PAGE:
Image Source: Friends Royal Alberta Museum Society website

DG: Where are some places your beadwork art has been featured?

KL: I have a beaded mask in the Breathe exhibit [at the Royal Alberta Museum] called Fighting Chickadees. And that one was a really special one. I was asked by Lisa Shepherd [to participate.] She is also a famous Métis beader. I want to be her when I grow up. 

[Lisa] said that they were doing this project called Breathe, which was a way for a lot of artists to kind of deal with the beginning of the pandemic. Because a lot of us were feeling just so overwhelmed. And for me, it was hard because I would see people fighting over things at the grocery store. I would see fear mongering [in the media]. It was a hard time for me and I found my creativity was really lacking. I felt pushed down. And this was a way to kind of deal with that. So I created this mask called Fighting Chickadees, and it was a way to heal. So I’m really proud that it’s in the museum, that it’s touring the country for people to see because I’m really proud of the piece. I think it’s really nice. It’s a beautiful piece to look at, but I think it’s a really important story that we’re telling. 

I have had a couple of other pieces here, there and everywhere. Right now I’m working on a piece for a secret project. I can’t tell. So if you follow me on social media, you’ll get to see it pretty soon. It’s so exciting. I feel a sense of joy when I get to share my work and it’s not out of vanity. It’s not like: my piece is the prettiest piece. You need to see it. It’s not like that at all. It’s just a really important way for me to share [Métis] stories and to share my story. And I love to share just the sparkle and the beauty and the intricacies of beadwork.

DG: How has Métis beading connected you to your Métis heritage?

KL: I can answer that a little bit more. So I have been doing art for a very long time. And I’ve painted, I’ve sculpted, I’ve stitched, I’ve done lots of things, but I have to say that the moment I first felt that complete complete satisfaction and contentedness with my art that I felt like I was telling a story in a in the right way, in a good way was when I made my first art beaded piece. There’s just a different connection. I still paint, I still do all of that, but [that] art doesn’t have as much meaning as it does with the beadwork. And I think it’s again just that sense of belonging. 

Like in our worldview, it’s about being connected. We are connected, right? 

Wahkohtowin and we’re connected. All My Relations. And it’s not just with the people that are around me, it’s with the plants and the animals in the sky and the air and the water. It’s also connected with those in the past and those in the future. And I think beadwork reminds me of that connectedness every single time that I pick up my needle and I pick up my beads and I start to stitch.

DG: How has social media helped non-Métis people understand and appreciate media culture?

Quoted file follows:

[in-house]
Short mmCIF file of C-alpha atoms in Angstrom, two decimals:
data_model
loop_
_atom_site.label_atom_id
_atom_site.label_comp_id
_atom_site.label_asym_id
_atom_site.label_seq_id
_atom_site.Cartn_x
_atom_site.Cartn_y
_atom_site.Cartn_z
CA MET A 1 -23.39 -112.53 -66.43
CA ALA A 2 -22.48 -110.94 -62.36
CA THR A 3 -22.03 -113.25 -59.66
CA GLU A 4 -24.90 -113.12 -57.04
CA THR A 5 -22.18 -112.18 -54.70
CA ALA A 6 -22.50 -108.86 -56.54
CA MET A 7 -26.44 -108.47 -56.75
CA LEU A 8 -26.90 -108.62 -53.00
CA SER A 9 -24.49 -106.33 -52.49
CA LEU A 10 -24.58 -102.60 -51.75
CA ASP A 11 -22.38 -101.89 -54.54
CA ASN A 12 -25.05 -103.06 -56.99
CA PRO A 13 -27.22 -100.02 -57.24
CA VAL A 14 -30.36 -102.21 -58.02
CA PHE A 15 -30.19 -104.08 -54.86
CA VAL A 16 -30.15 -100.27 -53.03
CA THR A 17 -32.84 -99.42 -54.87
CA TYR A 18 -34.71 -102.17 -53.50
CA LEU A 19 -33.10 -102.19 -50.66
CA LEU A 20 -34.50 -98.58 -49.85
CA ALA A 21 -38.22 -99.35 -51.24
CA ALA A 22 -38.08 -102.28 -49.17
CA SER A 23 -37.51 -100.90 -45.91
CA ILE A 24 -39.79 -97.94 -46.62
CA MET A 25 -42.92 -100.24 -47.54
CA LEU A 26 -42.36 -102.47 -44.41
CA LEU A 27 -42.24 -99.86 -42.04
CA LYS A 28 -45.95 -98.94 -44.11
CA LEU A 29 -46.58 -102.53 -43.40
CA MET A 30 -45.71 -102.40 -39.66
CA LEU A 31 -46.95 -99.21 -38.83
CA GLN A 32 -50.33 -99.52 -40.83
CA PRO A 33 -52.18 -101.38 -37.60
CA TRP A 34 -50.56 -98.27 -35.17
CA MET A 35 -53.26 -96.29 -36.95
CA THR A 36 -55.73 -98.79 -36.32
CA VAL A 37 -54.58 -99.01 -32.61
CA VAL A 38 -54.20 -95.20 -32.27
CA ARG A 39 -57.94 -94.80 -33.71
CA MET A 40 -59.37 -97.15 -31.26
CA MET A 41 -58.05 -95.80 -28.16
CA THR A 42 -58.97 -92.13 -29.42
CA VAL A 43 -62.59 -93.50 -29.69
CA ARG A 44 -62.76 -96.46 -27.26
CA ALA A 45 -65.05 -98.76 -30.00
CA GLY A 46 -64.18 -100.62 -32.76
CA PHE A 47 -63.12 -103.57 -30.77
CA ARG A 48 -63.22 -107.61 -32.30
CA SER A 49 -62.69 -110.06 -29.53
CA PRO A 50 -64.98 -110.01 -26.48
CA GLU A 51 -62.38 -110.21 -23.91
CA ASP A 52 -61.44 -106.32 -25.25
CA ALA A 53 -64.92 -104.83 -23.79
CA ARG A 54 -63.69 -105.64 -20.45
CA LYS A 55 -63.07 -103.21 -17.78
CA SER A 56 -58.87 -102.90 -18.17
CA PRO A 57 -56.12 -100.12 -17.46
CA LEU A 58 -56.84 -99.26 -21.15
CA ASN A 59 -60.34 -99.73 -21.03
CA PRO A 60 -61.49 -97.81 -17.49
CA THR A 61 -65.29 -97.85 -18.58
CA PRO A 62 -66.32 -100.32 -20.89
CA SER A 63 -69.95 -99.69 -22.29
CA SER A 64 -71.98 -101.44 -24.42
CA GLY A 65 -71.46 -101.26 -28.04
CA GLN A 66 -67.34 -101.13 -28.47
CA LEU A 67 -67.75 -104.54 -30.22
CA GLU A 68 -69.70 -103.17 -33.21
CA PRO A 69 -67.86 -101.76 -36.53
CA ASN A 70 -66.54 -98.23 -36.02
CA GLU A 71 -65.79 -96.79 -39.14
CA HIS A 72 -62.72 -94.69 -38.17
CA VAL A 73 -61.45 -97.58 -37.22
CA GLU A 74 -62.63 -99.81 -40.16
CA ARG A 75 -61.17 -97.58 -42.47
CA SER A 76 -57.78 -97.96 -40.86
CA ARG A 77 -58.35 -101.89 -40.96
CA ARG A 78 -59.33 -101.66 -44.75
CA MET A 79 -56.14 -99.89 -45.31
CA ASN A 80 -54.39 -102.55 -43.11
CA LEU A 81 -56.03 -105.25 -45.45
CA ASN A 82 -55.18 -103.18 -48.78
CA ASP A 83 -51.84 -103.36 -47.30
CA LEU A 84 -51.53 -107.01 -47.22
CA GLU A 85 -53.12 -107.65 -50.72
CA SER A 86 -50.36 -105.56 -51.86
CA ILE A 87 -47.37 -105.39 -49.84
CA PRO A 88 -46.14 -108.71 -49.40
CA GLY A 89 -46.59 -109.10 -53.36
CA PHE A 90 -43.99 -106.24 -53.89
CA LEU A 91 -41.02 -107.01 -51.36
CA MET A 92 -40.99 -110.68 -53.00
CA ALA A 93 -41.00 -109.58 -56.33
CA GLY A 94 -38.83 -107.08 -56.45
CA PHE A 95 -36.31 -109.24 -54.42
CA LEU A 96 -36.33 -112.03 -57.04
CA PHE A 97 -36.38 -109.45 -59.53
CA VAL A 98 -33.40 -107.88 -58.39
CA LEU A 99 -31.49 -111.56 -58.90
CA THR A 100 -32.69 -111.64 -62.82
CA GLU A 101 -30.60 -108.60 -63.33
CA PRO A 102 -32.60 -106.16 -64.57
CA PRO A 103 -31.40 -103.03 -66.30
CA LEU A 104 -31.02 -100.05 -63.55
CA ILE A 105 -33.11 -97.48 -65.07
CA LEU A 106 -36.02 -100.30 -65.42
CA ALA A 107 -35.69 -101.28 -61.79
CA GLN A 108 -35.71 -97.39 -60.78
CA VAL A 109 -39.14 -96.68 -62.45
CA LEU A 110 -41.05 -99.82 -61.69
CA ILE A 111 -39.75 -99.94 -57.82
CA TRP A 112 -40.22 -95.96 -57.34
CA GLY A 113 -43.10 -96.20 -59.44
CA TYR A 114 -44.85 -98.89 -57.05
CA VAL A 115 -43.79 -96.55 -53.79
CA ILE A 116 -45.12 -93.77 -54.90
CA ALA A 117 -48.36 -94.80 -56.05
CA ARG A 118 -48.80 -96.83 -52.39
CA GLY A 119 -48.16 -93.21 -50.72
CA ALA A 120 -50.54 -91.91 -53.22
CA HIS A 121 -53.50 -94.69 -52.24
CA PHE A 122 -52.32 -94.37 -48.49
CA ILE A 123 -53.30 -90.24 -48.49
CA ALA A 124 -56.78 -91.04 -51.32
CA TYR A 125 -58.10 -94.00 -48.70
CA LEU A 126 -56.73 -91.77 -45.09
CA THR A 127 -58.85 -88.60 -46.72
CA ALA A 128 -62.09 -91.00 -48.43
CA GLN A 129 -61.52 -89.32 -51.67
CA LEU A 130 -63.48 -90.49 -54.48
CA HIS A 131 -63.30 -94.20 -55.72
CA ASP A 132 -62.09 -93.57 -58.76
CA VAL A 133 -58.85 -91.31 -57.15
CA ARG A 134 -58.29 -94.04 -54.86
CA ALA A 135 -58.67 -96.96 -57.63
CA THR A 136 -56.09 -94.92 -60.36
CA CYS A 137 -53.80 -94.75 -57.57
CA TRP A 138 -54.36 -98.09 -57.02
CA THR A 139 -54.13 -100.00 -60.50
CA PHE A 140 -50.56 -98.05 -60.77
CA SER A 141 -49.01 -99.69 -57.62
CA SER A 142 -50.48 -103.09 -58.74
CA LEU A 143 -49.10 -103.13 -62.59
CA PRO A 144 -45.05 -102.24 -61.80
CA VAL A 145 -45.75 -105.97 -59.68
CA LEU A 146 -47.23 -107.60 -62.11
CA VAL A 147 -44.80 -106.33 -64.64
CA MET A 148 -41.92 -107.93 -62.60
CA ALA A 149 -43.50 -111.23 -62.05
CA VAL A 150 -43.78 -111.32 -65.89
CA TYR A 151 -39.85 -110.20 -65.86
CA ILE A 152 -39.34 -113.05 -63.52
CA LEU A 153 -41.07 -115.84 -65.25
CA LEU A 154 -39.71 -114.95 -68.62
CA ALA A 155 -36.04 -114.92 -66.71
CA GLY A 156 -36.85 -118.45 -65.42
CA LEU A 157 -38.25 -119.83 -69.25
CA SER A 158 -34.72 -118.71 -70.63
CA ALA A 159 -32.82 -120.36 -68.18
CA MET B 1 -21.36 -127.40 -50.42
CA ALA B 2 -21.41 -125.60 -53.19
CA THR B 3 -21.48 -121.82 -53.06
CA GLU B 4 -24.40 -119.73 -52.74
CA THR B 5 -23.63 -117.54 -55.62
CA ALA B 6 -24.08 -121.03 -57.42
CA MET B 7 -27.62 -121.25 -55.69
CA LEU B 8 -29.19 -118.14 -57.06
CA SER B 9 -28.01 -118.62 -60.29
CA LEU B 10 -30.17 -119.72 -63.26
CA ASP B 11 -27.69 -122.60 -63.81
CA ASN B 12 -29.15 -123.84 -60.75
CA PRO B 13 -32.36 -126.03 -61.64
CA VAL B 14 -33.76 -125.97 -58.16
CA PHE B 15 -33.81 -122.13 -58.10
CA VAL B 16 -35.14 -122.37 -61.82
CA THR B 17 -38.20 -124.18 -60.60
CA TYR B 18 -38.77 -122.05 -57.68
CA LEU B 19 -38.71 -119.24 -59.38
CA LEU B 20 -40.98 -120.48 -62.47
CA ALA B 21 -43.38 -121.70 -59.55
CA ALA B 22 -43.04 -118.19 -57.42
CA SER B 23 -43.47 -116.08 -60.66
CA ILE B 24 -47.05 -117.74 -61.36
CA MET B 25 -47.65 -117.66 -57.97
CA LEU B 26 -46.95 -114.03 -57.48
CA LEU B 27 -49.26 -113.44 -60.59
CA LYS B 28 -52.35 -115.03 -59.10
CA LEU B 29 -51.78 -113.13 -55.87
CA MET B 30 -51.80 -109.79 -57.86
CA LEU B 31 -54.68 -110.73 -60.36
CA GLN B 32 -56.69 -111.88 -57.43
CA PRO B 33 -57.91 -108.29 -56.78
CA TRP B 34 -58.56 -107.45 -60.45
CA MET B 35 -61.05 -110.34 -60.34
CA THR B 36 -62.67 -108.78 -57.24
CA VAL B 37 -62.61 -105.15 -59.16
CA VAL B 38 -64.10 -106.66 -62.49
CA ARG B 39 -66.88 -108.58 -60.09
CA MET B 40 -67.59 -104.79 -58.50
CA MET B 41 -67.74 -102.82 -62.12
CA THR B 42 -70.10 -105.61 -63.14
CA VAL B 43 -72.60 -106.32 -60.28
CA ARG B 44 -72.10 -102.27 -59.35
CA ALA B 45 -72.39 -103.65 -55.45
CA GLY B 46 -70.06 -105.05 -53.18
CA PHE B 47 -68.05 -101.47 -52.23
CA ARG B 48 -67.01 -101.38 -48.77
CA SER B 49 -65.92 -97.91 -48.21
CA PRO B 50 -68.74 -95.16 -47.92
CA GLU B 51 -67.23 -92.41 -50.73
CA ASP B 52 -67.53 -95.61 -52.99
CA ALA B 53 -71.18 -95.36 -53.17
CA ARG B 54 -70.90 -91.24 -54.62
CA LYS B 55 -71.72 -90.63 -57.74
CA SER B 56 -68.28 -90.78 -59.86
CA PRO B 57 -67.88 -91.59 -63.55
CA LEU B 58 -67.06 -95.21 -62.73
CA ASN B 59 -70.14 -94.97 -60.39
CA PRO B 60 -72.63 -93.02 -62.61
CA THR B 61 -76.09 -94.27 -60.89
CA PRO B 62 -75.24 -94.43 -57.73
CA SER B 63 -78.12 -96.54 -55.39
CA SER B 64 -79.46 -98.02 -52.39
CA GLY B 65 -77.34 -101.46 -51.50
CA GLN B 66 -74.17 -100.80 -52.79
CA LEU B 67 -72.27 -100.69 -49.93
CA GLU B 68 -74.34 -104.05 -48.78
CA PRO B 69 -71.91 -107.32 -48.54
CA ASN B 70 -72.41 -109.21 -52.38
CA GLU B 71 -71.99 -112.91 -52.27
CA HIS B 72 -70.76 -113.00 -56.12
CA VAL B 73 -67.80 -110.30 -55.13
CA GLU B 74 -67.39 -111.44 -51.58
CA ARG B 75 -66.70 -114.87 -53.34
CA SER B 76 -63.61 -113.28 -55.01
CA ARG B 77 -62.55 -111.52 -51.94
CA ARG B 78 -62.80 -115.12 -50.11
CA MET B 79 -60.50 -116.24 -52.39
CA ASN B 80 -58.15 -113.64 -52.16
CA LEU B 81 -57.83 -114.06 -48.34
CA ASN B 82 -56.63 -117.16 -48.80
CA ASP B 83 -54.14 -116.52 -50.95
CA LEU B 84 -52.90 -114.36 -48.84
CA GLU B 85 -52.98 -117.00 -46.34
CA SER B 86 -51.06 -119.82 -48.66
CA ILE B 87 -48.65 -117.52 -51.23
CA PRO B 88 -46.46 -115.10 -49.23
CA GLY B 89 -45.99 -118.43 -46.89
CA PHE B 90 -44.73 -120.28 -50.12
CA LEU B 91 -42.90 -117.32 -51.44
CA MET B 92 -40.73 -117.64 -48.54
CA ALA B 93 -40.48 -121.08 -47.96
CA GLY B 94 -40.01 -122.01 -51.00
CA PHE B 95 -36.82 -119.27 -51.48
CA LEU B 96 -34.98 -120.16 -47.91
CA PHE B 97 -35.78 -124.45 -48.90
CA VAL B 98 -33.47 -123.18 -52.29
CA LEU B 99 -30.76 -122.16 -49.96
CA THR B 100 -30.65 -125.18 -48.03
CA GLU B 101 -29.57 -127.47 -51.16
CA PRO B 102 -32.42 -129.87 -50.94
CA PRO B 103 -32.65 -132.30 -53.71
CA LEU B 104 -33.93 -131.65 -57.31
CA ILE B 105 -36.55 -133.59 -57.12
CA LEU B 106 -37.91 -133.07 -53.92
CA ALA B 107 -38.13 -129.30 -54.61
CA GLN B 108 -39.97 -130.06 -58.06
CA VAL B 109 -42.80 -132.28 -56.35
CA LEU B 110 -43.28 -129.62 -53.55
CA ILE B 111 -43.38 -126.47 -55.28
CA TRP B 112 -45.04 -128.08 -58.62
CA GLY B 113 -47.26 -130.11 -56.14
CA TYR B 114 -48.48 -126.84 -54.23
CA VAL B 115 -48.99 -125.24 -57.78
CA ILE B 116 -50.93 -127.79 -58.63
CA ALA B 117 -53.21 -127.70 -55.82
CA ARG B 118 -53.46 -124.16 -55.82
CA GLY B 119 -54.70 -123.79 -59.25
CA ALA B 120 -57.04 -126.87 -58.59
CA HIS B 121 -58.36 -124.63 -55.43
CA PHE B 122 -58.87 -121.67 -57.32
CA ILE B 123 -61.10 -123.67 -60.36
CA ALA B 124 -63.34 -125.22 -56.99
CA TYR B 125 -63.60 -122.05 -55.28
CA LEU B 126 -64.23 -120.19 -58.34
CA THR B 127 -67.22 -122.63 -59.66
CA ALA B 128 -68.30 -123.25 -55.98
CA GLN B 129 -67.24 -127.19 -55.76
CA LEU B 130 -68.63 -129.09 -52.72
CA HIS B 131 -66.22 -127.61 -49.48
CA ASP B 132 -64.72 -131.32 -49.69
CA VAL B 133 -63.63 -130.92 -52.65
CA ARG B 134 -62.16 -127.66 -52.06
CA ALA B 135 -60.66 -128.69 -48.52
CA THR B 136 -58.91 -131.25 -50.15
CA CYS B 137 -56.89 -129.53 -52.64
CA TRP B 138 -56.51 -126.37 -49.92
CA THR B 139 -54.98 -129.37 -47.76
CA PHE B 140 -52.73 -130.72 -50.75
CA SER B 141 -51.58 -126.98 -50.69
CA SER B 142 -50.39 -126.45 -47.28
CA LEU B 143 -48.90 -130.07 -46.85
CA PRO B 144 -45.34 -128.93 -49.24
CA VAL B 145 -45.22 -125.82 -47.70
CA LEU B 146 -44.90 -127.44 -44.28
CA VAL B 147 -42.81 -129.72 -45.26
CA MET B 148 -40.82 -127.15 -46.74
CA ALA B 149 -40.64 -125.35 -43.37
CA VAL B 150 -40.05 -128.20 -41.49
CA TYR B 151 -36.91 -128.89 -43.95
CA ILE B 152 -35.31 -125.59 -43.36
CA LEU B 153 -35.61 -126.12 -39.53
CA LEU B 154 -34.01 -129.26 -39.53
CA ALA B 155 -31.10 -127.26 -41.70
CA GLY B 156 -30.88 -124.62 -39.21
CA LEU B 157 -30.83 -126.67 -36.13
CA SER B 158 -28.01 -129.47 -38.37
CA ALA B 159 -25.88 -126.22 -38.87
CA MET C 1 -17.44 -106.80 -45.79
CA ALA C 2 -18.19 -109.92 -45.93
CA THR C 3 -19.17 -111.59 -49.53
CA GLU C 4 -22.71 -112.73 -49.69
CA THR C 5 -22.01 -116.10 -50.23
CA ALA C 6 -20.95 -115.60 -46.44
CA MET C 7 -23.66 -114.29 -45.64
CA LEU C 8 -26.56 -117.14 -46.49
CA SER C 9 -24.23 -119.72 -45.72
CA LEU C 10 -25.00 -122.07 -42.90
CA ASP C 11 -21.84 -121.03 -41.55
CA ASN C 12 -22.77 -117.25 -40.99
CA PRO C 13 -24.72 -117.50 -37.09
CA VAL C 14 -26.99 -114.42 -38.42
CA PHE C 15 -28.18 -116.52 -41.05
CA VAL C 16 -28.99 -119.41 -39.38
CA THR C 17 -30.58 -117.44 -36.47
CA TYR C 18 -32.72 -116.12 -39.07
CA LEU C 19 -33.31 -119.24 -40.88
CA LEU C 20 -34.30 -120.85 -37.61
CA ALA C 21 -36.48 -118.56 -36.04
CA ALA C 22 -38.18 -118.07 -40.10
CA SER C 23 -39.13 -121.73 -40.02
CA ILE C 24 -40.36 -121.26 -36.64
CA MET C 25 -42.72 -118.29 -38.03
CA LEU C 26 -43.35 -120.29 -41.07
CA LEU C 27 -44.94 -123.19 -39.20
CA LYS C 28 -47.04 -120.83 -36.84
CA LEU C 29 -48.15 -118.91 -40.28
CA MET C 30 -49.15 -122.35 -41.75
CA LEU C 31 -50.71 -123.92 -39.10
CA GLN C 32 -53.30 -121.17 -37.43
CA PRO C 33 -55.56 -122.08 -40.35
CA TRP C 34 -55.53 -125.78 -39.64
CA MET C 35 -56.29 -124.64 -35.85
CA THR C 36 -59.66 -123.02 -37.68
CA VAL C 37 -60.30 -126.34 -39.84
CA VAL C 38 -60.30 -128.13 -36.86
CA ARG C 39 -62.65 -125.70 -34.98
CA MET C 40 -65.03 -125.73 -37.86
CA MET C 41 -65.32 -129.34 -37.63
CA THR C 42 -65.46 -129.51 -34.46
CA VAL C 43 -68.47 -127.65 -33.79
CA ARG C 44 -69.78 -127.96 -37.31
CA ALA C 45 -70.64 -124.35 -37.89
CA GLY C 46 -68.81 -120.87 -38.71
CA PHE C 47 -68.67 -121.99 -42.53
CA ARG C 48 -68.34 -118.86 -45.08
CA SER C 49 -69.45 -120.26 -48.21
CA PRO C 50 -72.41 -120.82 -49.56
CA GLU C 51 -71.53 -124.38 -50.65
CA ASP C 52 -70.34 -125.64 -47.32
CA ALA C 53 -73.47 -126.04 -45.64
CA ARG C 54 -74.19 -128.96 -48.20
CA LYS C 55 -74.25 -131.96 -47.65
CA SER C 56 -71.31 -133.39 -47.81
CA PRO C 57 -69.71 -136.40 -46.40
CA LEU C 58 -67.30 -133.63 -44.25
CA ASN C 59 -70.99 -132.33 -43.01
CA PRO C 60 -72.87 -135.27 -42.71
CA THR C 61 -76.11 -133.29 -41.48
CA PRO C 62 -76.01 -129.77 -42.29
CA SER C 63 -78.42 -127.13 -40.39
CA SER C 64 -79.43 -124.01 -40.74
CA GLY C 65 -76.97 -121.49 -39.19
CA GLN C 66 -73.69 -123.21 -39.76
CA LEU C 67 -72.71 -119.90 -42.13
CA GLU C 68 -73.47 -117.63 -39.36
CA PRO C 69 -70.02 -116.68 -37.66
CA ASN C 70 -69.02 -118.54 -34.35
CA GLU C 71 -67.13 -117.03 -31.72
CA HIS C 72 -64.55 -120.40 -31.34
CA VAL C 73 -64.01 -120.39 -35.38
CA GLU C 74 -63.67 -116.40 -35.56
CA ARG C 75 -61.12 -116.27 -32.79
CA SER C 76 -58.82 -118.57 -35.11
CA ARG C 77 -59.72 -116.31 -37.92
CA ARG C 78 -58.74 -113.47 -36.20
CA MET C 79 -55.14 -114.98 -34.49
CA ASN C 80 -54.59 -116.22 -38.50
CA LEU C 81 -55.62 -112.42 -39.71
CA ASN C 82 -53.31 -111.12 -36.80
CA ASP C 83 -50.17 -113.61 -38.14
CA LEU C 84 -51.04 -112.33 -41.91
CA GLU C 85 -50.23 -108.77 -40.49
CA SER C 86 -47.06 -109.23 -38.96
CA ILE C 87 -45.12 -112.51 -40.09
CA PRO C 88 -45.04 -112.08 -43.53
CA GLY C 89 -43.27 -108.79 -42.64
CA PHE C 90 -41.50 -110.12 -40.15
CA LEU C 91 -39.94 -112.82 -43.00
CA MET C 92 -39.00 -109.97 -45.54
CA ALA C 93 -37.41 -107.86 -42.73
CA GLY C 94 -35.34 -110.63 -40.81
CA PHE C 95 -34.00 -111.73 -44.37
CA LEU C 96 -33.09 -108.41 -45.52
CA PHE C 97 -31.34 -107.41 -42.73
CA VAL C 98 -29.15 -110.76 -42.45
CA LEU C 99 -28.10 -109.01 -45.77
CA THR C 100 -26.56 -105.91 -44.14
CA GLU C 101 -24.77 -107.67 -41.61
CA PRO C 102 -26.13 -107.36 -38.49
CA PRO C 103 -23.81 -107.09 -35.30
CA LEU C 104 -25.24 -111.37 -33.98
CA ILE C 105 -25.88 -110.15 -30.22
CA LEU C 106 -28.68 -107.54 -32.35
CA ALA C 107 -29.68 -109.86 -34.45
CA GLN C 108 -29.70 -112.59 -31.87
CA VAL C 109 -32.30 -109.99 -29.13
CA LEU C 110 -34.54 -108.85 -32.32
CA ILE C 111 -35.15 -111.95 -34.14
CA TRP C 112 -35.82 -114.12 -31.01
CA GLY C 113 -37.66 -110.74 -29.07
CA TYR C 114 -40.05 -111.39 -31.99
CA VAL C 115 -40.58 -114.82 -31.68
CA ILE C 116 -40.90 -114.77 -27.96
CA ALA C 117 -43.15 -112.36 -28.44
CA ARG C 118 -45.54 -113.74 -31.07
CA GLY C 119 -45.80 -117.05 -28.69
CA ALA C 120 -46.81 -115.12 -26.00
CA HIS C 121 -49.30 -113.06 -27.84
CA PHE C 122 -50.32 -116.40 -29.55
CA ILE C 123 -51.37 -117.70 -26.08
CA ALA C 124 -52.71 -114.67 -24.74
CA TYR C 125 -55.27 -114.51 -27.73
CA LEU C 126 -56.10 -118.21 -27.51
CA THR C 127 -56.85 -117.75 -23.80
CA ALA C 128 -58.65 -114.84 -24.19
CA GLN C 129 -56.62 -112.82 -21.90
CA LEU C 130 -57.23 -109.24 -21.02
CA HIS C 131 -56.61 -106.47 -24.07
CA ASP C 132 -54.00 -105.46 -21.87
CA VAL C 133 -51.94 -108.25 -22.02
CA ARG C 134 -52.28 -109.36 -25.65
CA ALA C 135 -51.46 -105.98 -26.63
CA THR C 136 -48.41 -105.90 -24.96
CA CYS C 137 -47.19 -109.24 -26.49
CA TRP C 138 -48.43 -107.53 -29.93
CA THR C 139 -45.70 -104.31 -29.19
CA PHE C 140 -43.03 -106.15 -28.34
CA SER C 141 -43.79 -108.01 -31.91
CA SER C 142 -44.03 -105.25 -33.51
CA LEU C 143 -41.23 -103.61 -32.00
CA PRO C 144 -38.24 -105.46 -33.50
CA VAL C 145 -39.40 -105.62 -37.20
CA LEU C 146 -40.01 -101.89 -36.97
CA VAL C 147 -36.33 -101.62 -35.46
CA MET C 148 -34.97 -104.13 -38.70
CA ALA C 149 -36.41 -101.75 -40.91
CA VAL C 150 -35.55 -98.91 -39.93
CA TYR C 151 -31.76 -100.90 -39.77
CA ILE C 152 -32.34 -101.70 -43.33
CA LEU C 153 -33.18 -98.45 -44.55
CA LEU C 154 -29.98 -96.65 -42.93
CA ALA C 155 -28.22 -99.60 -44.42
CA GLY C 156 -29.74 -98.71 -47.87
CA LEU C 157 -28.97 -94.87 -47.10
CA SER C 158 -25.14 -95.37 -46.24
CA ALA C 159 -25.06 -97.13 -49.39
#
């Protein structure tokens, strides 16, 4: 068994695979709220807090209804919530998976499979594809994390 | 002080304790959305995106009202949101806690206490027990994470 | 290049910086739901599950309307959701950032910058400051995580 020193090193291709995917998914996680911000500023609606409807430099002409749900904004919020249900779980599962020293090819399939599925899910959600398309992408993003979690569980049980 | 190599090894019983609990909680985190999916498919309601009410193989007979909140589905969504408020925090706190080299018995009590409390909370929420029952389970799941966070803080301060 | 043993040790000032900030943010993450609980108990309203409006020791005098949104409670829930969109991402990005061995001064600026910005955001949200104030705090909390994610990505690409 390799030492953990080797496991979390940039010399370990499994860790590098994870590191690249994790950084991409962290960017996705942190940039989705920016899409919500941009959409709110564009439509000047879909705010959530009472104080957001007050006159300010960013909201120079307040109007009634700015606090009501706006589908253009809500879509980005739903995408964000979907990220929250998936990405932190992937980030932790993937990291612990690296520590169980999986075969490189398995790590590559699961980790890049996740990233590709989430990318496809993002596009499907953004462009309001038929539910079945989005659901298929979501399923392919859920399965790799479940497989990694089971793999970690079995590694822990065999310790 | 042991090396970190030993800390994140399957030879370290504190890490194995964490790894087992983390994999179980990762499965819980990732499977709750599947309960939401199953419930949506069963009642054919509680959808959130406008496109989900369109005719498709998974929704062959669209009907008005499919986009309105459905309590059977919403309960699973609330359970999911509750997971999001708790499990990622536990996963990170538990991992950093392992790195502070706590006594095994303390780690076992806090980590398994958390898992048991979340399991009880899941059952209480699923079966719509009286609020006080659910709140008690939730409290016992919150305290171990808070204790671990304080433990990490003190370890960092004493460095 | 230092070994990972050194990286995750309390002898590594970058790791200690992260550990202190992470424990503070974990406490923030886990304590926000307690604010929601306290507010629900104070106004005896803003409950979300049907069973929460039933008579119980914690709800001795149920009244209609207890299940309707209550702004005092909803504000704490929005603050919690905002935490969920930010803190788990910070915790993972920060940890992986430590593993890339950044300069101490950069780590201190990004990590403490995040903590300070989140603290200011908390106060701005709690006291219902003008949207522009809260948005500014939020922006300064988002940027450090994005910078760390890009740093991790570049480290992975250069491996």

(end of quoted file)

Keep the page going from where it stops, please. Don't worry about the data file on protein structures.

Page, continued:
KL: Oh, it’s been wonderful. First of all, it gives me a platform to share, and there’s been pros and cons, of course. Because there has been theft of ideas and images, and that’s always going to happen. But it has given people a way to connect with myself and other Indigenous beaders in a way that’s beyond just going to a market or going to a farmer’s market or going to a store. It gives us a way to connect in a real world way. I know it seems weird, right? Because social media is not the real world. 

But there’s a certain authenticity and how we connect. I can tell a story, I can show an image, I can show a process and people will ask questions, and they get to see an insight into a little bits of my life, little snippets of my life, or even just the creative process to understand that depth of this time and the skill and the stories that they don’t normally get to see. I have made some really amazing ally friends on social media. I’ve also connected with some amazing Indigenous beaders all over the world. It’s so exciting and I think that wouldn’t have happened without social media. 

And I think the push towards social media, especially during the pandemic, has been wonderful in the sense of creating that awareness and building those relationships because that’s really what it is: It’s building relationships between myself and other indigenous people on those platforms, but also with the non-Indigenous people wanting to learn a little bit more and helping create that community. Right back to whole Wahkohtowin, right? All my relations, all of those people I’m connected to.

DG: Is there anything you would like to share about Métis culture that I missed in my interview questions?

KL: I think it’s really important to say that we are a unique culture and we’re here. Sometimes people think that Métis people just disappeared after 1886, right? Like after Louis Riel was hanged, after those dark times, they think that we just disappeared. But, we didn’t. We’re here. We’re alive. We’re thriving. We’re telling our stories. We are in all sorts of spaces. There’s a lot of opportunities for people to learn about who the Métis people are and about Métis culture.

And it could be like going to a place like Métis Crossing. It could be going to different cultural places, museums, connecting with Métis artists, connecting with Métis storytellers. There are so many opportunities for people to go out and learn about this beautiful, distinct indigenous culture, this amazing—Okay, I’m biased, right? Because I’m Métis—this amazing culture. And if you want to learn in a good way, we’re willing to share.


You can find Krista on Instagram or Twitter.